The newest term coined to describe a dramatic exit by Greece from the Eurozone, Grexit is also blamed for what some already consider a possible Greek bank run. Greek Central Bank Governor George Provopoulos has been quoted as saying that 700 million euros have been withdrawn by depositors just in the last three days beginning May 14, 2012, with another very possible 100 Million more likely, and after having already withdrawn 72 Billion euros since January 2010.
Planning for converting back to the Greek drachma has quietly started at banks since 2009, according to U.S. based ICS Risk Advisors, although the technical task pales in comparison to the legal and practical issues that a Greek exit would pose to the global financial system.
Since late 2011, European and U.S. economic woes have already spilled into the Asia-Pacific region, not because Asian banks have much exposure to European debt, but rather because the Asian export engine relies so heavily on the West for growth, which has already shown signs of slowing down.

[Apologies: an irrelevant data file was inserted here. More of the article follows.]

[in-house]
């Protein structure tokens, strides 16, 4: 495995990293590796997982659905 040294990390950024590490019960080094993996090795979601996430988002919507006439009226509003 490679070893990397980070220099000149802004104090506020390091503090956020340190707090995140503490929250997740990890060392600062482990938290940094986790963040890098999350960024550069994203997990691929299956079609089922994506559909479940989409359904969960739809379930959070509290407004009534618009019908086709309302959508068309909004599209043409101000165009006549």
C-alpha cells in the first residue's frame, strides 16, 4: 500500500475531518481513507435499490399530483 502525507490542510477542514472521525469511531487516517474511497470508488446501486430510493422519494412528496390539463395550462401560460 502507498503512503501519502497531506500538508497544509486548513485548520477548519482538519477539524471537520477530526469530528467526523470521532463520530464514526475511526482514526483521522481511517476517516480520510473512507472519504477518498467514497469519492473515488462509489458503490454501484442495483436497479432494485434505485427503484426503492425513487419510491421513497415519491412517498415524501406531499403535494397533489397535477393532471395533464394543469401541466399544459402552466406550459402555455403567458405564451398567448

In the U.S., a full blown European crisis may heavily affect the U.S. money market sector, which Fitch Ratings has estimated to have $800 Billion invested in European banks, so let us not forget about the Reserve Fund that saw its net asset value fall below the sacrosanct one dollar in 2008 and the Federal Reserve had to guarantee the assets of the whole money market industry.
Since May 1, 2012, the Dow has only had one up day that occurred on May 10 with a mere 20 points gain, as the dollar continued its upward climb against the euro and reached $1.27 per euro, its strongest showing since January.
Besides Greece, another area of deep concern is the European block affectionately called the PIIGS, comprised of Portugal, Italy, Ireland, Greece and Spain, with the government of Spain recently and grudgingly having to take a 45% stake in the country’s third largest banking institution, Bankia.
The European crisis a drag on global markets? Worse is still expected to come.